Chris HaniInternationalIndiaAfricaYesterday marked the 30th anniversary of the death of Chris Hani – one of the most prominent of South Africa’s anti-apartheid leaders, who was assassinated on April 10, 1993. Sputnik recalls the life and struggle of the freedom fighter.Chris Hani is viewed as one of the key figures in South Africa’s fight against the apartheid. He was the 11th General Secretary of South African Communist Party (SACP) and chief-of-staff of Umkhonto we Sizwe, the African National Congress’ (ANC) militant wing. He is sometimes described to be the most popular figure of the liberation movement after Nelson Mandela at the time Hani was murdered.He was assassinated by Janusz Walusz, a Polish immigrant, follower of Afrikaner Weerstandsbeweging (Afrikaner Resistance Movement), paramilitary organization of South African Afrikaner nationalists 30 years ago, on April 10, 1993.
Hani (born Martin Thembisile Hani) was born on June 28, 1942, to a large family (he was the 5th of 6 children) in the Xhosa village in Cofimvaba. He was 12 years old when he decided to join the ANC after his father explained to him what apartheid was. As Hani was too young at the time, he joined the ANC Youth League at 15 (despite the fact that though political activities were prohibited at black schools under apartheid). Even then, Hani inspired other pupils to join the African National Congress.From 1959 to 1961, the future SACP leader studied English, Latin, as well as modern and classical literature at University of Fort Hare in Alice, Eastern Cape. Hani was not engaged in any sports activities as he once said “I would rather fight apartheid than play sports”.
As a student, he actively participated in protests against the Bantu Education Act (a segregation law dating back to 1953, also known as the Black Education Act, which enforced racially-separated education institutions). After graduation, he joined Umkhonto we Sizwe (MK). As MK’s goal was fighting South Africa’s government, later in 1961 the apartheid regime in power then classified it as a terrorist organization and levelled a ban against it.In 1961, he joined the South African Communist Party. Later, in 1963 Hani was arrested under the Suppression of Communism Act, after what he went into exile in Lesotho. Due to Hani’s engagement in Umkhonto we Sizwe, he was forced to go into hiding by the South African government. At that time, he decided to change his first name to Chris.AfricaNelson Mandela’s Struggle and His Legacy for South Africa5 December 2022, 19:40 GMT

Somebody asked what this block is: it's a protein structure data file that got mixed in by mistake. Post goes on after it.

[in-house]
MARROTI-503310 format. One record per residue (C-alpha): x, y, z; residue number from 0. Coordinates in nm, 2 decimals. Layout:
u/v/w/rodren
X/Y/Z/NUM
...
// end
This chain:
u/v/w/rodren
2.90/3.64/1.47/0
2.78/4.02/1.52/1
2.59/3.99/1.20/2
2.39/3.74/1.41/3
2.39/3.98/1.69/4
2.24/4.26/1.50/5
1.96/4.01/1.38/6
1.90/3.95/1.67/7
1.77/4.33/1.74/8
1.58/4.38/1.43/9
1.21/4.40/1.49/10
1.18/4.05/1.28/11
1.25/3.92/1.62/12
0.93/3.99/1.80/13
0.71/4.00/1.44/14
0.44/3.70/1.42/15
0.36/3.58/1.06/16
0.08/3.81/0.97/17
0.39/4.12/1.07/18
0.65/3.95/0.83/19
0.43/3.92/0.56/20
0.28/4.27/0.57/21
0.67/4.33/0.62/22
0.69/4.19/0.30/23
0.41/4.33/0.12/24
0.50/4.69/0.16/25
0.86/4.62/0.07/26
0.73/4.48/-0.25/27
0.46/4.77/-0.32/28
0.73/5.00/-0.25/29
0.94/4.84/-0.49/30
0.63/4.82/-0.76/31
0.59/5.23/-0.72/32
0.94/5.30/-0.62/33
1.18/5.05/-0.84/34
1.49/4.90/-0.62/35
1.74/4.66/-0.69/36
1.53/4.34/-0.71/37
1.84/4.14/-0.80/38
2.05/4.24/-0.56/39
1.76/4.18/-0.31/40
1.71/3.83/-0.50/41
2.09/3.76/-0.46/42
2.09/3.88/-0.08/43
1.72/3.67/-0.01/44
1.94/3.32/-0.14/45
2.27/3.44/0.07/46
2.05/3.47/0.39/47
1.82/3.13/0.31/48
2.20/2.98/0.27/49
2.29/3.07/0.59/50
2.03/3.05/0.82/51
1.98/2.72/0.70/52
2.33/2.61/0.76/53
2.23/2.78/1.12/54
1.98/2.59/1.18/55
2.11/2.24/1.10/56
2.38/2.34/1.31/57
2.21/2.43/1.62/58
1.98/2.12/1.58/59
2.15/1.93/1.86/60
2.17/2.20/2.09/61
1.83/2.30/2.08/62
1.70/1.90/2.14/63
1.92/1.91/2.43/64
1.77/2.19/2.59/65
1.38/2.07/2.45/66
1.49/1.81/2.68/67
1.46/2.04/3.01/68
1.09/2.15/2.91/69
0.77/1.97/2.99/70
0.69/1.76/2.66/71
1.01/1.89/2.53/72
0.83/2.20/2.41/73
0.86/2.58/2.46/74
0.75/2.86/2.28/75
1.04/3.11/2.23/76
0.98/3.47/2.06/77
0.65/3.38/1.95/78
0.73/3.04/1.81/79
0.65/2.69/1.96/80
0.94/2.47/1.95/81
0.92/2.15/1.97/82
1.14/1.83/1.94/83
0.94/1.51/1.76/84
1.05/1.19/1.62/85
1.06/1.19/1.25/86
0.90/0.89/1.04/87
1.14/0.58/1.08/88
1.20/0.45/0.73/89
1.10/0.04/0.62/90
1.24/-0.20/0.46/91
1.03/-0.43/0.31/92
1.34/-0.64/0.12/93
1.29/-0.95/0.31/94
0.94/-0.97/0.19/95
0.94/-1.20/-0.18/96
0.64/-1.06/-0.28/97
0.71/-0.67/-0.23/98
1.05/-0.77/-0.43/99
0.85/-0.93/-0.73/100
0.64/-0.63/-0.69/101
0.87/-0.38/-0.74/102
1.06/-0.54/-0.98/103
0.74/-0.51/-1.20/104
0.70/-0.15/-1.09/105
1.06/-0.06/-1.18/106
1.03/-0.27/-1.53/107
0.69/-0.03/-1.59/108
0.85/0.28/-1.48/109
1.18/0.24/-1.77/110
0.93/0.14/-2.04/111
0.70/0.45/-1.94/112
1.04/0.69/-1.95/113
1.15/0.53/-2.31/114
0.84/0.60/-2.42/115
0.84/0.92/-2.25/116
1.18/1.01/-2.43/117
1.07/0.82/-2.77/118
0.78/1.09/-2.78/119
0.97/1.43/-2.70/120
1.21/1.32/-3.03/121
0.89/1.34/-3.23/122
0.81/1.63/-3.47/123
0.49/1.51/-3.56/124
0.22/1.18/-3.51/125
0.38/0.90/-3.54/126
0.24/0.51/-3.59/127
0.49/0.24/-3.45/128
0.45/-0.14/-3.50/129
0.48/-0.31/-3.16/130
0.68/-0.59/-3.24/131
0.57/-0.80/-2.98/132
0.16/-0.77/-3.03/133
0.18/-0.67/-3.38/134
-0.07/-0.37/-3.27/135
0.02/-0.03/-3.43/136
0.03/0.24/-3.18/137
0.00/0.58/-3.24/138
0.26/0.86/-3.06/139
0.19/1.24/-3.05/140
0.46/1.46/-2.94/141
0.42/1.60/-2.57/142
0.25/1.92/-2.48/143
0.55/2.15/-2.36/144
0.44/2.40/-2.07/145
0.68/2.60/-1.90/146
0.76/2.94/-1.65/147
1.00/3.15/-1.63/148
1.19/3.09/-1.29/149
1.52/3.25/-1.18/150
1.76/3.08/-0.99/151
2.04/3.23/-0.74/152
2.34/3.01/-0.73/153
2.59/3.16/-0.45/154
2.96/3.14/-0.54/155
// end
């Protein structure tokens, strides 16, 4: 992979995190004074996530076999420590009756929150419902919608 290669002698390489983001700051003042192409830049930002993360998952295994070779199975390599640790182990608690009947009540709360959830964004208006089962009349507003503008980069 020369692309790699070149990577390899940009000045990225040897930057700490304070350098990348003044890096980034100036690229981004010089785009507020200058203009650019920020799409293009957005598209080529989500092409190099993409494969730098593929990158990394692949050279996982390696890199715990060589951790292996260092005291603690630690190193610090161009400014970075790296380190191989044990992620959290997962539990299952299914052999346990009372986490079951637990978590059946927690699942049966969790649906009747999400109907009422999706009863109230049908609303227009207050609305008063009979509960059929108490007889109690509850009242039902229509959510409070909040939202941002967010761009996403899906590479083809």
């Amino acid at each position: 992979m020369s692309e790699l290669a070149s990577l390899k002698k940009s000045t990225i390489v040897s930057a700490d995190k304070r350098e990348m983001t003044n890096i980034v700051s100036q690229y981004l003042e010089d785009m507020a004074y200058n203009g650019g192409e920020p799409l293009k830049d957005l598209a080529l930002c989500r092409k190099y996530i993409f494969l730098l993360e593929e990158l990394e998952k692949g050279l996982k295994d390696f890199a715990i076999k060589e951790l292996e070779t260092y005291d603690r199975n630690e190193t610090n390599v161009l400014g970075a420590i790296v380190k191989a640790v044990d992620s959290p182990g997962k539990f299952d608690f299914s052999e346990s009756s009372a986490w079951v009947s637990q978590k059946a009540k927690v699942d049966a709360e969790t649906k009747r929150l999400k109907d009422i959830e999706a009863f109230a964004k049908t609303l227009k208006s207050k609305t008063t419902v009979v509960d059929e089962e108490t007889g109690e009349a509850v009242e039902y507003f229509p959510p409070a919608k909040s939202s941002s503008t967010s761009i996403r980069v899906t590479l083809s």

Military Fight for Freedom
Hani received military training in the USSR and served in several campaigns during the Zimbabwean War of Independence, also known as Rhodesian Bush War, where military operations were conducted by Umkhonto we Sizwe and the Zimbabwe People’s Revolutionary Army in the late 1960s. His role as a fighter from the early days of the MK exile (after the arrest of Nelson Mandela and other internal MK leaders) gave him a high degree of loyalty, which he enjoyed in some circles later as deputy commander of the MK.After moving to Lesotho, Hani organized MK guerrilla operations in South Africa. By 1982, he had become prominent enough to be targeted for assassination, subsequently, he moved to the ANC headquarters in Lusaka, Zambia. Many female MK operatives were thankful to Chris Hani for protecting women’s rights and taking care of their well-being in military camps.After spending some time as a hidden operations’ leader in the mid-1970s, he returned to South Africa permanently after the ban on ANC was lifted in 1990 and took over as head of SACP on December 8, 1991. He supported the suspension of the ANC’s armed fight and advocated for negotiations.